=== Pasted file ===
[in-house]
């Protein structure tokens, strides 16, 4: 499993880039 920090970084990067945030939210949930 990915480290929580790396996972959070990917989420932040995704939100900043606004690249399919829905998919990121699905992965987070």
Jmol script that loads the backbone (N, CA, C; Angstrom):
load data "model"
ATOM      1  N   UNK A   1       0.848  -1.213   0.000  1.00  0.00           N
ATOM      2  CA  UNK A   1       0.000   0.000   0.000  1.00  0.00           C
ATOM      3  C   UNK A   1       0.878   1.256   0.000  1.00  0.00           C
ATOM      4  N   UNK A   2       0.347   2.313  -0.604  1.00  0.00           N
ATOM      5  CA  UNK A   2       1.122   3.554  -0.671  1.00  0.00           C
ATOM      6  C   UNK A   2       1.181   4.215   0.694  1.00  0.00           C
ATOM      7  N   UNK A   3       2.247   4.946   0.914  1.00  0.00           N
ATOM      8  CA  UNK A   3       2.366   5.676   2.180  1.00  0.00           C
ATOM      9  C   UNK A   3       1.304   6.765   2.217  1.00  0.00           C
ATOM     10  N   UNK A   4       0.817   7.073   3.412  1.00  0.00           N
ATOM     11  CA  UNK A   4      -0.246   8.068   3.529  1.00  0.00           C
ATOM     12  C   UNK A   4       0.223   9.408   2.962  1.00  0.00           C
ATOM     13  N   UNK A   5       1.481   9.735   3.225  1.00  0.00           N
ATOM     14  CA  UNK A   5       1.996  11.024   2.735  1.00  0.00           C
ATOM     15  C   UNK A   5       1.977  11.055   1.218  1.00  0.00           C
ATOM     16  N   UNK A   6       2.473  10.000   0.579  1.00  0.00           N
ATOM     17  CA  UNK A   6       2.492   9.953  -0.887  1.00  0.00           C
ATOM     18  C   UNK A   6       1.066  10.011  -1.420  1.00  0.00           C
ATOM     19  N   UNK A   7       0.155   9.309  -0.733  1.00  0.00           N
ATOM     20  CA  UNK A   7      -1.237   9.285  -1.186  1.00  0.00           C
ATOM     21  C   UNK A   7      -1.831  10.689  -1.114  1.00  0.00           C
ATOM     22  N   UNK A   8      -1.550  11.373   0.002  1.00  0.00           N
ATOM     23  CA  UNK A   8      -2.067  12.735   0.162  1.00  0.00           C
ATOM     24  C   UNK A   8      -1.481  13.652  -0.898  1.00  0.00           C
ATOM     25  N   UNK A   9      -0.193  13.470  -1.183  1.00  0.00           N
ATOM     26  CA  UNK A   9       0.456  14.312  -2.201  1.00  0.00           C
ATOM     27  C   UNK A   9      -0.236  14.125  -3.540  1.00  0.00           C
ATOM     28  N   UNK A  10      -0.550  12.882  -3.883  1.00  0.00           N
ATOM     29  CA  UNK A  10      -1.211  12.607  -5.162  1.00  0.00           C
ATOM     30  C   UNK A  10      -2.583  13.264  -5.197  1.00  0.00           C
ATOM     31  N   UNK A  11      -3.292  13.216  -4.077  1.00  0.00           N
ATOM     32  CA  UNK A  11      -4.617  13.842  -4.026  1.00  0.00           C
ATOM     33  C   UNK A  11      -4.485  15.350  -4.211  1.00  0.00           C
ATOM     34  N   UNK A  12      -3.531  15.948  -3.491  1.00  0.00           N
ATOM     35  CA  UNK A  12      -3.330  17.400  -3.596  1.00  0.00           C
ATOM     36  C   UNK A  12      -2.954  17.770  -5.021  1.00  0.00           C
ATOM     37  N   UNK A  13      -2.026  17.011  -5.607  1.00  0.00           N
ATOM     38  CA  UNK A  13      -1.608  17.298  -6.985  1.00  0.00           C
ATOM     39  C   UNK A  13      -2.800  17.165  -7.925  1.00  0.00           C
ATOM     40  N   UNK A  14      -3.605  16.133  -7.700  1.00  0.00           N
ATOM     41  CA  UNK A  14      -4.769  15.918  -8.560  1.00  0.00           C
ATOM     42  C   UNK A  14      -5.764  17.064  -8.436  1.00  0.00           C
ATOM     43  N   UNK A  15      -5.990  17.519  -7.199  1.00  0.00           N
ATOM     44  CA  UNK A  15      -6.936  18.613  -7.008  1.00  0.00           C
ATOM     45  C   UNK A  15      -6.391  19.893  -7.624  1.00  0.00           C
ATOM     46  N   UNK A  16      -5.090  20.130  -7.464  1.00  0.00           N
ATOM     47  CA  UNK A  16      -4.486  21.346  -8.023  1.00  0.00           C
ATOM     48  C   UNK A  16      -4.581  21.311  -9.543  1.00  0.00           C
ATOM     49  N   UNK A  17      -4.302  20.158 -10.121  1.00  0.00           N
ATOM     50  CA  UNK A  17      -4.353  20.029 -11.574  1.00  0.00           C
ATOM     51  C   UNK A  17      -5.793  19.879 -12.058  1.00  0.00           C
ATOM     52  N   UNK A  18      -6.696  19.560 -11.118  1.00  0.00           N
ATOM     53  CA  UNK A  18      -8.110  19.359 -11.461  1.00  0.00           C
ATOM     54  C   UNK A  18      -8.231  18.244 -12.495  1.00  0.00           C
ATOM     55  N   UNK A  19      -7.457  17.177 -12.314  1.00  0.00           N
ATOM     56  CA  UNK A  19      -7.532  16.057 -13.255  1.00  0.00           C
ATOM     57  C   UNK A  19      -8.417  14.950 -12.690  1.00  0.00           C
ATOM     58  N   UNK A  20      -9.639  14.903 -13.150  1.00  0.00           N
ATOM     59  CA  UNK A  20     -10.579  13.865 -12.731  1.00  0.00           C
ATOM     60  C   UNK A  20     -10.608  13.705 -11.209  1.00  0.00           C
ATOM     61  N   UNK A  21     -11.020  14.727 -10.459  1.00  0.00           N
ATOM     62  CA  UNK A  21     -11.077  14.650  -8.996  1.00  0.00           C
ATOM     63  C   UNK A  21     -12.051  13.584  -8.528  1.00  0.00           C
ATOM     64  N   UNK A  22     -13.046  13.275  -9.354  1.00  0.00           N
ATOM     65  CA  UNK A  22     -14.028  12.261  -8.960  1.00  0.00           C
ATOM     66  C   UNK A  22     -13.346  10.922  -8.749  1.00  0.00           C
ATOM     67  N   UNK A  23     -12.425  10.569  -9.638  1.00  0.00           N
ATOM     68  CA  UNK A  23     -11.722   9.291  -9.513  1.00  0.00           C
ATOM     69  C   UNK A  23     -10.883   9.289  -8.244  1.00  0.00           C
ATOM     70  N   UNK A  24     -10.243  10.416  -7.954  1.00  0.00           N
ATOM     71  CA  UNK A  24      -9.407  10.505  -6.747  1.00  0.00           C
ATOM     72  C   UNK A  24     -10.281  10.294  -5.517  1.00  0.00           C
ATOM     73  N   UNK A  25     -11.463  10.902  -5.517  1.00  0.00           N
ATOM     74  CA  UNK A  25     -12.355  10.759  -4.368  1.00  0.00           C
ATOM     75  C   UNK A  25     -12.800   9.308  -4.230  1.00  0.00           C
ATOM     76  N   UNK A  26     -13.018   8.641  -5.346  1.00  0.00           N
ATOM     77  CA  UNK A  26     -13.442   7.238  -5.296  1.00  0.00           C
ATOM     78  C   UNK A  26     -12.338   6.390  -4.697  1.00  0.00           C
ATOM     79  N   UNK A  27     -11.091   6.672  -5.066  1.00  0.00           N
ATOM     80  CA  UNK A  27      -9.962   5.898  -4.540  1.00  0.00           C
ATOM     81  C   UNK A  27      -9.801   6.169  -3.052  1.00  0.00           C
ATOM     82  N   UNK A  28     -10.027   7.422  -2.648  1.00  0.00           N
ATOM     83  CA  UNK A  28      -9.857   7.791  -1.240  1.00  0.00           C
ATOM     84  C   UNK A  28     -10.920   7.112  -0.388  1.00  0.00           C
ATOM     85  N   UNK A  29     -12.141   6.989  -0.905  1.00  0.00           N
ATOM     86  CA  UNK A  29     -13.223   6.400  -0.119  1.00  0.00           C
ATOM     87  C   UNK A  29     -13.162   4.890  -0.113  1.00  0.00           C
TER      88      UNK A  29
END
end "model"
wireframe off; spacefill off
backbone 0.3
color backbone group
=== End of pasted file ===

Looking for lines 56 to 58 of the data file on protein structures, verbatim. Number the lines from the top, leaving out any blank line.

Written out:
ATOM     52  N   UNK A  18      -6.696  19.560 -11.118  1.00  0.00           N
ATOM     53  CA  UNK A  18      -8.110  19.359 -11.461  1.00  0.00           C
ATOM     54  C   UNK A  18      -8.231  18.244 -12.495  1.00  0.00           C